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Old Town is a neighbourhood and retail district in downtown Toronto, Ontario, Canada. It was the first of Toronto's named neighbourhoods, having acquired the moniker no later than 1815, at which time the original town of York was expanding. The old neighbourhood was referred to as "Old Town" by residents, and the new neighbourhood as "New Town".[1] The site still has a large number buildings dating back to the 19th-century.

Old Town
View of Old Town from the southwest corner of Jarvis and King Street East
View of Old Town from the southwest corner of Jarvis and King Street East
Detail and location of Old Town within Toronto
Detail and location of Old Town within Toronto
Coordinates: 43°39′05″N 79°22′04″W / 43.651352°N 79.367912°W / 43.651352; -79.367912
Country Canada
Province Ontario
CityToronto Flag.svg Toronto

The neighbourhood's approximate boundaries are Queen Street on the north from Church Street east to Parliament Street, Parliament Street south to Front Street, Front Street west to Jarvis Street, one block north to King Street and Church Street north to Queen Street.



View of King Street East looking west from Jarvis Street in 1845 (left) and 2014 (right). The Cathedral Church of St. James is visible in the background of both images.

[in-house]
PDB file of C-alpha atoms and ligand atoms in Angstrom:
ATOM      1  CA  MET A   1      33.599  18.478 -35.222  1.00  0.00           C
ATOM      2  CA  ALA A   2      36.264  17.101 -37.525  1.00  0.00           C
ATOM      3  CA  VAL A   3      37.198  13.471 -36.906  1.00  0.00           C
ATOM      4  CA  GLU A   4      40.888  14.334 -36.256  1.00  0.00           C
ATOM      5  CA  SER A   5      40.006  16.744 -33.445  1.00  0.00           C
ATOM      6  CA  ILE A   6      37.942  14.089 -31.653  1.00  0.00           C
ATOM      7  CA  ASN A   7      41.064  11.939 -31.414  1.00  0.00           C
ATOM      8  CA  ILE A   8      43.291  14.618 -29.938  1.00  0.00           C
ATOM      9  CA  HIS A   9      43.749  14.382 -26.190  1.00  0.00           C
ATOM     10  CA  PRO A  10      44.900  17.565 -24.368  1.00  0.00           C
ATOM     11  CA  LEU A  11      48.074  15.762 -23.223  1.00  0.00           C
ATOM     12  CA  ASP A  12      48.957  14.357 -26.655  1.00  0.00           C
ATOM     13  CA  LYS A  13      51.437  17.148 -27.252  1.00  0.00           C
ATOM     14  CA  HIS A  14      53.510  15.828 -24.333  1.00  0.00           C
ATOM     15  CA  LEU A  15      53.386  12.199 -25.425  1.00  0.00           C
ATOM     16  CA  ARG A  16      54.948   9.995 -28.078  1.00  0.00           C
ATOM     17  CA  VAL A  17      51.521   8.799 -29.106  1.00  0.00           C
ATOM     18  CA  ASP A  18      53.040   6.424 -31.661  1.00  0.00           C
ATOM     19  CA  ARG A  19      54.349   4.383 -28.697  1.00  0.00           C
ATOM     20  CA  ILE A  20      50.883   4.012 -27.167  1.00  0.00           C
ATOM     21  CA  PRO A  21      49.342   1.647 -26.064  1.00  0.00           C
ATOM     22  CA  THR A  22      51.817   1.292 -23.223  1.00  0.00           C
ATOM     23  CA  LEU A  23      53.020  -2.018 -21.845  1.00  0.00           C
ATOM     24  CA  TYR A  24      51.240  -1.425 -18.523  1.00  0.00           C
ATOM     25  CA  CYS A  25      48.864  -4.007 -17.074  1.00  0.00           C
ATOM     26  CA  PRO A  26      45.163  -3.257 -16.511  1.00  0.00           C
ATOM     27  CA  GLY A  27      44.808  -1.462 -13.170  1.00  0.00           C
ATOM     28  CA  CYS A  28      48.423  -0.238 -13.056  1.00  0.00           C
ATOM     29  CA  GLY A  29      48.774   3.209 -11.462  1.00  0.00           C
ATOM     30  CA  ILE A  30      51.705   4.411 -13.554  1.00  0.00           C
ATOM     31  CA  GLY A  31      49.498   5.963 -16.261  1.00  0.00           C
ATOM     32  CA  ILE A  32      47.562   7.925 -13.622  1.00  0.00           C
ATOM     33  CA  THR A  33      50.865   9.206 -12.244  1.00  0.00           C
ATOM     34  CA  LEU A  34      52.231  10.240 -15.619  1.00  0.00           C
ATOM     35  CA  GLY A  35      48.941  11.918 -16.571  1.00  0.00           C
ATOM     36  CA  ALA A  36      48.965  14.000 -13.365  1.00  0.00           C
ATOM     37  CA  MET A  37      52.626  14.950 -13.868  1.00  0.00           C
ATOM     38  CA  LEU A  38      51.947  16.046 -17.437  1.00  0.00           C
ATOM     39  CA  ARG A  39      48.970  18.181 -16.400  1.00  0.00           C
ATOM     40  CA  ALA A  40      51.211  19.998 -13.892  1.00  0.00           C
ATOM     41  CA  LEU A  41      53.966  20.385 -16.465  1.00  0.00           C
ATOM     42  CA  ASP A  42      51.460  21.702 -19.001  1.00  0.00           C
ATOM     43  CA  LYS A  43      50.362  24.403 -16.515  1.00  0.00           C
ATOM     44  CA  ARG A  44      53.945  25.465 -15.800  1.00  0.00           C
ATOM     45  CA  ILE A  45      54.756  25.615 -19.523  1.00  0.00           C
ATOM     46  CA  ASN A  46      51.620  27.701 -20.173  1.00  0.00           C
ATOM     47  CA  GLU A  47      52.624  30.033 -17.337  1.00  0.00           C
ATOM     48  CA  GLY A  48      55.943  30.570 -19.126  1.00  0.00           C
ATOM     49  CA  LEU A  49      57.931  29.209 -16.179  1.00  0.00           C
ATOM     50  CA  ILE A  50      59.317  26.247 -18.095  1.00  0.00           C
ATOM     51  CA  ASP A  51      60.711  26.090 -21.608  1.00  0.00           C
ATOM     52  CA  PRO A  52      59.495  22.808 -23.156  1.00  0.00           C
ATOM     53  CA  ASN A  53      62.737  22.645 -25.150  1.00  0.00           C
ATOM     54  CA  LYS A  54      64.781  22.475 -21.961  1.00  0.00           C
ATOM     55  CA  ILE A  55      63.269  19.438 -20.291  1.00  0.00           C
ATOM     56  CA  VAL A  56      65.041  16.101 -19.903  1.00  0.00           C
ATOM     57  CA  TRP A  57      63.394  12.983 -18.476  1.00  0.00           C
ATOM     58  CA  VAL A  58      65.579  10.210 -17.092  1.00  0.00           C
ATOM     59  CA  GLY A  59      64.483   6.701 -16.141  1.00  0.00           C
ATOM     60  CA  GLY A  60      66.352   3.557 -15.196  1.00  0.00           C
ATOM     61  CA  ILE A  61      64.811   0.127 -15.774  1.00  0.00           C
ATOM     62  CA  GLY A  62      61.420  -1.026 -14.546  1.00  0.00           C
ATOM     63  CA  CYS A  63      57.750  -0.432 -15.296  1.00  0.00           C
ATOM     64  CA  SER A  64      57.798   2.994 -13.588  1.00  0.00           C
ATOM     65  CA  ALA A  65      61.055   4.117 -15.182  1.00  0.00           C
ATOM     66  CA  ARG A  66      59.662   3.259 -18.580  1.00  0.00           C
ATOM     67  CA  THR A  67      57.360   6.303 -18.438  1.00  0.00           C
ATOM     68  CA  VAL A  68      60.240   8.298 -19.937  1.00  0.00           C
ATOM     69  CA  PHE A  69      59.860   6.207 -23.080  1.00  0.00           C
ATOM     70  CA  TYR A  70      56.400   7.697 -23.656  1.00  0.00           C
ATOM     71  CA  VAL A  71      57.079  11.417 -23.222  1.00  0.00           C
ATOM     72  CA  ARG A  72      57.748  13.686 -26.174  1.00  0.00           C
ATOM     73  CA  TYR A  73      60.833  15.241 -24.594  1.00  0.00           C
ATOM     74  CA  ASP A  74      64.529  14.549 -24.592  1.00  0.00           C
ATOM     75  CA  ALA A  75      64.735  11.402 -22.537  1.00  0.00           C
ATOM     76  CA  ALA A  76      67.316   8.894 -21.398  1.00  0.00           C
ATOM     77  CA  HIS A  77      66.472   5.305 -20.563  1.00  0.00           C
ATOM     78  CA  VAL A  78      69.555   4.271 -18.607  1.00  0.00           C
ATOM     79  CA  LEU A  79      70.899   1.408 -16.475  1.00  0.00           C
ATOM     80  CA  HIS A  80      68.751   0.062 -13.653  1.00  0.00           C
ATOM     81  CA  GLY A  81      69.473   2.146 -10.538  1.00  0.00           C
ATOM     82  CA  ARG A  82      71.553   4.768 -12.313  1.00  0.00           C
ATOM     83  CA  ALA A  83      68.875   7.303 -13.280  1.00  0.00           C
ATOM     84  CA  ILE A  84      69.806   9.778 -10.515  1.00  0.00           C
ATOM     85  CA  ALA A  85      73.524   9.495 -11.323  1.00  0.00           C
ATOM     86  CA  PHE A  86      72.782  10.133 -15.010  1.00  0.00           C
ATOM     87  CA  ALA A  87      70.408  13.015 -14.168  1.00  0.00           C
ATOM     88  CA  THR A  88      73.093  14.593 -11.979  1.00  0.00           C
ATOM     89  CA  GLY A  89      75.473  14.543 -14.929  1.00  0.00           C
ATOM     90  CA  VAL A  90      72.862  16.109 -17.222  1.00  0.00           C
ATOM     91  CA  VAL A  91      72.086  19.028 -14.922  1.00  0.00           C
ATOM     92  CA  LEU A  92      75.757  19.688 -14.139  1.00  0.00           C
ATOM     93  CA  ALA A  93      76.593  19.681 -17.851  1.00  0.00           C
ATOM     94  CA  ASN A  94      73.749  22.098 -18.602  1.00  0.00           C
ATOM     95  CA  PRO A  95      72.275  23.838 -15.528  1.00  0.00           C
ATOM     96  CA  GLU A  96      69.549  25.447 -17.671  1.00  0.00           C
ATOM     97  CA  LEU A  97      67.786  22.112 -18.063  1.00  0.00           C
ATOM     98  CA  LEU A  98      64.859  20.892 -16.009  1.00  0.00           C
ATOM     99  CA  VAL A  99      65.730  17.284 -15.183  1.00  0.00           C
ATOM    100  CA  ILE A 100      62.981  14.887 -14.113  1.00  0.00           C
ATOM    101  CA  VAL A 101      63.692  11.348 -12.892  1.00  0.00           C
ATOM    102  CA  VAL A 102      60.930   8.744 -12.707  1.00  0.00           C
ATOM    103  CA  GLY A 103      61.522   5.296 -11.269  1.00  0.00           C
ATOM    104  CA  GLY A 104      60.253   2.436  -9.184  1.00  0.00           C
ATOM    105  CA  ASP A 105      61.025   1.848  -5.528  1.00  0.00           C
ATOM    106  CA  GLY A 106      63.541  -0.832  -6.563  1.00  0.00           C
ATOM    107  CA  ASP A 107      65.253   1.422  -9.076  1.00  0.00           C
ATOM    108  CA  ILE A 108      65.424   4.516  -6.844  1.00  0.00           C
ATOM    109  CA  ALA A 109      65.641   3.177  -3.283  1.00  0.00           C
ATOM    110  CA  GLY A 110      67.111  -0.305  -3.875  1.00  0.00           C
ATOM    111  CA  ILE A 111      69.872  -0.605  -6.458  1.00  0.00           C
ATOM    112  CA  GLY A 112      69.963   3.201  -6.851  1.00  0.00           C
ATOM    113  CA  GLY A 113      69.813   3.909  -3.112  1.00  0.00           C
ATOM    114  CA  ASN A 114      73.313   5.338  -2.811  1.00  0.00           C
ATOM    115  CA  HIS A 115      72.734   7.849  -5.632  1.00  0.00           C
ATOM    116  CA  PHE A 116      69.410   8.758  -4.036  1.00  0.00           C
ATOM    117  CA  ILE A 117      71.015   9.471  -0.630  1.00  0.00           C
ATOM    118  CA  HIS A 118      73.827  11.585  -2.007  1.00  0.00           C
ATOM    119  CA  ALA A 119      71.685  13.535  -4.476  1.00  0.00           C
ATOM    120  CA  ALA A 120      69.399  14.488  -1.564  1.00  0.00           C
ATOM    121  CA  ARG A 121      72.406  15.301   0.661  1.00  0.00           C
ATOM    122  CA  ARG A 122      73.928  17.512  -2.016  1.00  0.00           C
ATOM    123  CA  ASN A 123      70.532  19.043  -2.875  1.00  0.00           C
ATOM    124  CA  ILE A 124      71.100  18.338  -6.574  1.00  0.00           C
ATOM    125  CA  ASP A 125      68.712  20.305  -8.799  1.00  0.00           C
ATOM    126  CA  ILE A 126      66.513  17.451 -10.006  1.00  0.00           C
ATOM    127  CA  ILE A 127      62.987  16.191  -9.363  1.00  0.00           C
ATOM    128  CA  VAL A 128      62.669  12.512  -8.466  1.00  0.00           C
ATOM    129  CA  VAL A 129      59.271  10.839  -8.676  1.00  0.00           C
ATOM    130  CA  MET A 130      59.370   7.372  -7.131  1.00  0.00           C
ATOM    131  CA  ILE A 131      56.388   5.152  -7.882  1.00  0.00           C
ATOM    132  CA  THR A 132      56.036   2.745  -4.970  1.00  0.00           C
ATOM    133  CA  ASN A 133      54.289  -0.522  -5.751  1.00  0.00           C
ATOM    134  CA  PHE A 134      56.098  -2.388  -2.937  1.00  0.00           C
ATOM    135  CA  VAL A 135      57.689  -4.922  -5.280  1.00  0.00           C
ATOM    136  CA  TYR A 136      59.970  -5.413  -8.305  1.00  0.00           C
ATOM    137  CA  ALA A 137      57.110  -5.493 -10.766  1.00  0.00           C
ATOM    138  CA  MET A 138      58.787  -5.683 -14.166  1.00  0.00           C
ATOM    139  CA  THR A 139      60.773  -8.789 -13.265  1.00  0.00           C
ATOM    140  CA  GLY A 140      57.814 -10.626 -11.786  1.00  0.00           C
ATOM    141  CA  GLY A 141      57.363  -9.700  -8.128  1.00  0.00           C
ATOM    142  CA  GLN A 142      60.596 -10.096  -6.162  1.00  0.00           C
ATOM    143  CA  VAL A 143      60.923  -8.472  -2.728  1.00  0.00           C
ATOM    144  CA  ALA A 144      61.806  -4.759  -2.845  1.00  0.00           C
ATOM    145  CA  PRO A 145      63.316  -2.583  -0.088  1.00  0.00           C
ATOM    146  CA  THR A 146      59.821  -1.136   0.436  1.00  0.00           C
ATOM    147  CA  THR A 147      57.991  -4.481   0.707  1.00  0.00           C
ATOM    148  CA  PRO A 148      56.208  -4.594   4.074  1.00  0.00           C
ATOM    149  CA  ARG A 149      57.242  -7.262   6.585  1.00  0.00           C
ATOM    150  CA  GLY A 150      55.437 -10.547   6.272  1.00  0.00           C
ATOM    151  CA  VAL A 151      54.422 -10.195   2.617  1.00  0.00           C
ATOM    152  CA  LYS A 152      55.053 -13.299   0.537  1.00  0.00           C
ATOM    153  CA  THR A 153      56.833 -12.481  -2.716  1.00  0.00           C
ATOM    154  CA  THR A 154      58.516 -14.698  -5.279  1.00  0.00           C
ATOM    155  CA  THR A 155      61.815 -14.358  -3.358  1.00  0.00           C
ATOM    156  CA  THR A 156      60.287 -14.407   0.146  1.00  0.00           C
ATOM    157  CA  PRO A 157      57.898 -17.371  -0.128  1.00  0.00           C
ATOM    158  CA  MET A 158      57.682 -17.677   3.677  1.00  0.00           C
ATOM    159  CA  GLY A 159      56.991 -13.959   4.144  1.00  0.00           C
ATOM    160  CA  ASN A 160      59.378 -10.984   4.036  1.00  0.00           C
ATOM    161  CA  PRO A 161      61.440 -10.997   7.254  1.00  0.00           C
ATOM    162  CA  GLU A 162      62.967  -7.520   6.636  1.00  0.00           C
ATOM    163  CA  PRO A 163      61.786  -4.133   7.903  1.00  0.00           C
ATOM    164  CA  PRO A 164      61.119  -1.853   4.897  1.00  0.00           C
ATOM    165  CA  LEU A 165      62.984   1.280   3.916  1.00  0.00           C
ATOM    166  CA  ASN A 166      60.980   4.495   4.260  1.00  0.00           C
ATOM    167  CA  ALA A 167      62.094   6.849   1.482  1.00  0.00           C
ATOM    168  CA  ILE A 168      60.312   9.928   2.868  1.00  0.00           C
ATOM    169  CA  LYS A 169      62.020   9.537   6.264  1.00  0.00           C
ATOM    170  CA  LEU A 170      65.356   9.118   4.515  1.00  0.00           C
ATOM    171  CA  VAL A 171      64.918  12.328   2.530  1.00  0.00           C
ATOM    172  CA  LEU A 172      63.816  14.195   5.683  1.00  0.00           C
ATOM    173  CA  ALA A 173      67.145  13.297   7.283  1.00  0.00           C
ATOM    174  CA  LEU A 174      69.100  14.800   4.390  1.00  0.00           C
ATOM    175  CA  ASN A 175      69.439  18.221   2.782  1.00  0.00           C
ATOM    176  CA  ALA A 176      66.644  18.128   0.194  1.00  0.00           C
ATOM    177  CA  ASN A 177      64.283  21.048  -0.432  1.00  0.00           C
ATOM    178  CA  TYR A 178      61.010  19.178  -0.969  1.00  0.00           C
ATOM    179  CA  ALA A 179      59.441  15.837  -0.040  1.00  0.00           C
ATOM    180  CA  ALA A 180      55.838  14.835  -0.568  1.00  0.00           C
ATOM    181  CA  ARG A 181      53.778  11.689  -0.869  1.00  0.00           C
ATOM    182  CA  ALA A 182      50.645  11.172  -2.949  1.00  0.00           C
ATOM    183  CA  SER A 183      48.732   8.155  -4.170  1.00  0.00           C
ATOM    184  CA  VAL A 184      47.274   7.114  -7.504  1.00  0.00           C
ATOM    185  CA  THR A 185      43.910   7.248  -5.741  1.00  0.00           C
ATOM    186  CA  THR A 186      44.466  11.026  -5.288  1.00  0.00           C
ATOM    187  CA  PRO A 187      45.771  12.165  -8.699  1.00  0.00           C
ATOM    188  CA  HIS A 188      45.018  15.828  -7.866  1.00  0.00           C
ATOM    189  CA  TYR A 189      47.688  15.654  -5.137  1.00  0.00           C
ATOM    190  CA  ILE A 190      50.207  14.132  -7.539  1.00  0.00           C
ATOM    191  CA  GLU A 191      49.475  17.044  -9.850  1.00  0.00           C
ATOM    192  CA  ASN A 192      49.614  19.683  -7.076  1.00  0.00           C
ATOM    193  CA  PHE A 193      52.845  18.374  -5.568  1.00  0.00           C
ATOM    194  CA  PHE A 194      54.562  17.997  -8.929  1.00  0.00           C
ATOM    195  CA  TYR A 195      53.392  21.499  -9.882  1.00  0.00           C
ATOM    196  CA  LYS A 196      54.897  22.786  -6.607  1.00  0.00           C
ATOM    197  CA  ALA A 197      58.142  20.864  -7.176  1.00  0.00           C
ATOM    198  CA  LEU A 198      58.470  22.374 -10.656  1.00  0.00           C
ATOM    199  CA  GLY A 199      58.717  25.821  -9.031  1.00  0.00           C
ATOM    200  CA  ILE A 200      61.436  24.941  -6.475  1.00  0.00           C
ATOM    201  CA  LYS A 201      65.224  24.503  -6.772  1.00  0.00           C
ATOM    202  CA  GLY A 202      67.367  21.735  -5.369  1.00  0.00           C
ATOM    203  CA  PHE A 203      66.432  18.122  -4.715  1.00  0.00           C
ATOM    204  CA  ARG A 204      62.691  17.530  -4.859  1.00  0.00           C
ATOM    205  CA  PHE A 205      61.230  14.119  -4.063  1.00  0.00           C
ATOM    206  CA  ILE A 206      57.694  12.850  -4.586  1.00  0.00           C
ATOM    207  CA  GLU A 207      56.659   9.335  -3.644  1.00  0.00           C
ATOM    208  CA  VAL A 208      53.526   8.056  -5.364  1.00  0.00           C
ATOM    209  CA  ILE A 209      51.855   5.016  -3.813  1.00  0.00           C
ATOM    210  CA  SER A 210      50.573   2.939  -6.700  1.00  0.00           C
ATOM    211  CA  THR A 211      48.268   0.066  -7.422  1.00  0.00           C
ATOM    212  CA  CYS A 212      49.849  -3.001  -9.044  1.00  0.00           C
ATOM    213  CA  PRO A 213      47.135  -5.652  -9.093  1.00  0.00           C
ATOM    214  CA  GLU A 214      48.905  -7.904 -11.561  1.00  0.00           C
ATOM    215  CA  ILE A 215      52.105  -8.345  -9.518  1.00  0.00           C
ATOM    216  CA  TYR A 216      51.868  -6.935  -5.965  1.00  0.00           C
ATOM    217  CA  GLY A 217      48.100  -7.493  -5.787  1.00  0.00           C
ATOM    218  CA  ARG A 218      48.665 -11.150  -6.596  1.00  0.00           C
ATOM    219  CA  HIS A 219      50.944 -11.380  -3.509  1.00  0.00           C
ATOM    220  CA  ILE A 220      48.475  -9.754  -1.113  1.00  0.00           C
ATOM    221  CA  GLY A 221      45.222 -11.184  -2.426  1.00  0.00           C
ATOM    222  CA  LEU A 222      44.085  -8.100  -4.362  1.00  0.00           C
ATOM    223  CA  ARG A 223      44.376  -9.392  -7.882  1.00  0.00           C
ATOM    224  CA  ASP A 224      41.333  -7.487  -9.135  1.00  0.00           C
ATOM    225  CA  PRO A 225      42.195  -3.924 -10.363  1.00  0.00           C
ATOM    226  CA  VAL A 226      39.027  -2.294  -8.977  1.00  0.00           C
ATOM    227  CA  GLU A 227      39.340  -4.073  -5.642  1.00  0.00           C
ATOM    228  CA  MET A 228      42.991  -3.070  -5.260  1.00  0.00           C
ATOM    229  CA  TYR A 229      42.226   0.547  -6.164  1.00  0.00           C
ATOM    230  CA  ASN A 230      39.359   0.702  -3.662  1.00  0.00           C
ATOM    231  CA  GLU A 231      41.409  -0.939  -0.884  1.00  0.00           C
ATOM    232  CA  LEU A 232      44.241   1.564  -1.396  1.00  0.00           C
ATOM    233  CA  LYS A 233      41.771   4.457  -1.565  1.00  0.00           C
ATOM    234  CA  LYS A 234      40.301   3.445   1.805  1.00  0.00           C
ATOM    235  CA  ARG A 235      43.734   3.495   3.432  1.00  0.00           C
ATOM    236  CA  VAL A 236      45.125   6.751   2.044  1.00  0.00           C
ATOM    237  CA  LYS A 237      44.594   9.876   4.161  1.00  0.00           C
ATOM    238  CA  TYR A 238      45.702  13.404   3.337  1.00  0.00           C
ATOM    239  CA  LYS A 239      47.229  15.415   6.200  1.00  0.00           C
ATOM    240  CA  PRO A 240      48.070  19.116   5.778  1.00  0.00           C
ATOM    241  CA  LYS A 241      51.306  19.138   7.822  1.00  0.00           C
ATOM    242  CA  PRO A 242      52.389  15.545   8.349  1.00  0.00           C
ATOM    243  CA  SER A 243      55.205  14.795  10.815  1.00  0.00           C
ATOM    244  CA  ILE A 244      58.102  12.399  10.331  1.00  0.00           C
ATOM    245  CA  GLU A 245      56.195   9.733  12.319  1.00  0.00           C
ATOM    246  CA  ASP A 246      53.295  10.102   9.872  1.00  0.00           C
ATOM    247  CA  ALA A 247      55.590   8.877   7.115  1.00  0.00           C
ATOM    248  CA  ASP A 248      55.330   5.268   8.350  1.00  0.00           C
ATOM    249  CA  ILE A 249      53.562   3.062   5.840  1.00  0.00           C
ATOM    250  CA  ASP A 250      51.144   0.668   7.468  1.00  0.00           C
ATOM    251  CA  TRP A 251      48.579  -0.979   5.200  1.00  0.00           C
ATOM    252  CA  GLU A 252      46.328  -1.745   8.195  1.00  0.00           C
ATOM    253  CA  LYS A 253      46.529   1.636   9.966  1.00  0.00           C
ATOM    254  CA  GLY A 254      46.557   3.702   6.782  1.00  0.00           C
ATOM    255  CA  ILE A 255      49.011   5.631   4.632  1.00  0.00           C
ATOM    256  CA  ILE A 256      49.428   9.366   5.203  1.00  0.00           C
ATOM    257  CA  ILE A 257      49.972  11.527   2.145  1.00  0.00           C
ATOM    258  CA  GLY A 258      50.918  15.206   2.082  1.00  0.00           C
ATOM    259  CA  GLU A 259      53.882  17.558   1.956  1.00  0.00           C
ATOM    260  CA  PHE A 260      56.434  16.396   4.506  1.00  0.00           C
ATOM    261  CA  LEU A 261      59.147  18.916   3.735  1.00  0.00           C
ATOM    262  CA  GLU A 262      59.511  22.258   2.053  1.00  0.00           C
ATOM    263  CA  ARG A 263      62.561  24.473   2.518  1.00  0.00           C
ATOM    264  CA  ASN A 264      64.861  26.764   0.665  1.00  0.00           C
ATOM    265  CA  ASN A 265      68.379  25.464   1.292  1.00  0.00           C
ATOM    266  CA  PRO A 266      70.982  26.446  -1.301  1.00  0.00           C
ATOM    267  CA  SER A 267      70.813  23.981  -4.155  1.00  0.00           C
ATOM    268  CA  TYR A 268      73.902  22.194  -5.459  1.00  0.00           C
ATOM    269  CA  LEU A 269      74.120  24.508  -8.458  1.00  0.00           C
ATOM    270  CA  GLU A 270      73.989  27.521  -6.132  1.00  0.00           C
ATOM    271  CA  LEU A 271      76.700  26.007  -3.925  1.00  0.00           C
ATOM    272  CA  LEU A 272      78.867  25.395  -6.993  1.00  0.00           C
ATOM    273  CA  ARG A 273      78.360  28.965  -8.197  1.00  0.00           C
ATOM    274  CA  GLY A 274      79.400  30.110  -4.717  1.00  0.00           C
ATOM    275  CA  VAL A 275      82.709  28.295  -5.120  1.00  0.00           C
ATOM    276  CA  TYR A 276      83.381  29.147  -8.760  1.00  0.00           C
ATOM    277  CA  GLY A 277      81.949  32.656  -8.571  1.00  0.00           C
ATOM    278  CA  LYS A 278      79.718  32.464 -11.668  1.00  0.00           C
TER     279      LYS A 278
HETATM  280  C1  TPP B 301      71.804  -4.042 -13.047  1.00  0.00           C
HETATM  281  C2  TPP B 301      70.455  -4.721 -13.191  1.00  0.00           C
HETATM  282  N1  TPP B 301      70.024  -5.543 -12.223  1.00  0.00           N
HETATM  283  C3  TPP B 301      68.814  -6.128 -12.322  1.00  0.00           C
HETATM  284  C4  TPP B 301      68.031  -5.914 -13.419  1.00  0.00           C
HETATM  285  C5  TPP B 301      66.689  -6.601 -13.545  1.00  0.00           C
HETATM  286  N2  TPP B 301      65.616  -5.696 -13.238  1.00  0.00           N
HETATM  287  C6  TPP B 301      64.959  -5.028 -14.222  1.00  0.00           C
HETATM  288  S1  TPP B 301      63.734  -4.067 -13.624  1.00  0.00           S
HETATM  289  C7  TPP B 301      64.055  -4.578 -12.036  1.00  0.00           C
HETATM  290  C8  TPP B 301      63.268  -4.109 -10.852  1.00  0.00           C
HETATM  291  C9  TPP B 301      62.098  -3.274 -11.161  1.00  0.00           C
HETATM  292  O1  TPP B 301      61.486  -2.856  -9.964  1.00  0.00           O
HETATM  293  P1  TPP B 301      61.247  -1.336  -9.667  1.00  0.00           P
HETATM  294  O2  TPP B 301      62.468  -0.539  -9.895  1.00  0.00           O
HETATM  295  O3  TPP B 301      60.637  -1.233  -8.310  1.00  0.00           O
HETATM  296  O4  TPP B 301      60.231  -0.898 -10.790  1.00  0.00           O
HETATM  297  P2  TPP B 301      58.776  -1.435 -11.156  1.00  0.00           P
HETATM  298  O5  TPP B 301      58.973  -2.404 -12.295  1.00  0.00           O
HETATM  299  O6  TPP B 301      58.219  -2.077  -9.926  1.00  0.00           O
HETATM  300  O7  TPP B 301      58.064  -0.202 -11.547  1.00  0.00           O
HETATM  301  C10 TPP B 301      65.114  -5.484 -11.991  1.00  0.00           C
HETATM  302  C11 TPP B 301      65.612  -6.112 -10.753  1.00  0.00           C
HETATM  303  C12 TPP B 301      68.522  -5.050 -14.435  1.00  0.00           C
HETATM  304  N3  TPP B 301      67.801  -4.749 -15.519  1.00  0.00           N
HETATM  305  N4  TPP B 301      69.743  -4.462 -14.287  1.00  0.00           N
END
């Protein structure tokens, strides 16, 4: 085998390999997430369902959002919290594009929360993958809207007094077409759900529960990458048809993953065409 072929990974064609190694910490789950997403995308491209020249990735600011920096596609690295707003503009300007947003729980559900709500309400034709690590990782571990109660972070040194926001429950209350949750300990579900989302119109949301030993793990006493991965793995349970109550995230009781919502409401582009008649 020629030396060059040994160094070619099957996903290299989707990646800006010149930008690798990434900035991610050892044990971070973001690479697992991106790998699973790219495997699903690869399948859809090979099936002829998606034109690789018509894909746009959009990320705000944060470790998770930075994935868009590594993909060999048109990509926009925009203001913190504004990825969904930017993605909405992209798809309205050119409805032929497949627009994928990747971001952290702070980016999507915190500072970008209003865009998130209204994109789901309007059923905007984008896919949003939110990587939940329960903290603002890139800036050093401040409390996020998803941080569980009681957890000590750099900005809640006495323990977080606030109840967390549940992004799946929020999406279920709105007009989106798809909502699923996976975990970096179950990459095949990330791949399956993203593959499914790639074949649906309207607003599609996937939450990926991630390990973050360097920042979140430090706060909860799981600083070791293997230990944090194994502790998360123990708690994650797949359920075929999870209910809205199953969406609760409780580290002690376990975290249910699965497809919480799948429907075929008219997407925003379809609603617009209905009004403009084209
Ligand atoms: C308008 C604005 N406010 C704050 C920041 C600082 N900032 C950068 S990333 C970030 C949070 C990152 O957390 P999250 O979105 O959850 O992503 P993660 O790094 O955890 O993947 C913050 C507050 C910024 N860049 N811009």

The first town plan for York was laid out by Captain Mann in 1788. However, the original plan was rejected by Lieutenant-Governor Simcoe who had a new plan drawn up by Alexander Aitkin. The plan called for a compact, ten-block townsite, laid out in a gridiron pattern near the mouth of the Don River. This ten-block plan was bounded by George, Berkeley, Adelaide and Front Streets, with the areas east of Parliament to the Don, and west of Peter Street to the Humber set aside for government and military purposes.[2] Government buildings were erected near Parliament and Front Streets.[3]

In April 1849, the area was ravaged by the Great Fire of Toronto, destroying buildings on the north side of King Street East, between Nelson and Church Street. The Cathedral Church of St. James was among the buildings destroyed in the fire, although it was later rebuilt in 1850.


The area is filled with buildings predominantly two or three storeys tall. Along the main streets of Front, King and Queen are numerous first floor restaurants and stores with walk-up apartments on the upper floors. The area also has numerous older warehouses that have been converted to lofts or offices.

The area between Front Street on the south and Adelaide Street on the north, between Berkeley Street on the east and George Street on the west, is the ten blocks that make up the original town-site of York, as laid out in 1793.[3] While no buildings in the area date from that time period, there are numerous heritage buildings such as Toronto's first post office on Adelaide within the area.


Opened in 1833, the First Toronto Post Office (centre) is a museum and a full-service Canada Post office. It is located next to George Brown College.


The 504 King and the 501 Queen east-west streetcar routes serve the neighbourhood. The north-south 65 Parliament and 75 Sherbourne buses also serve the area.


  • Levine, Allan (2014). Toronto: A Biography. Douglas and McIntyre. ISBN 978-1-77100-022-2.
  1. ^ Firth, Edith G., ed. (1966). The Town of York: 1815—1834; A Further Collection of Documents of Early Toronto. University of Toronto Press. pp. xvii.
  2. ^ Levine 2014, pp. 25–26.
  3. ^ a b Levine 2014, p. 26.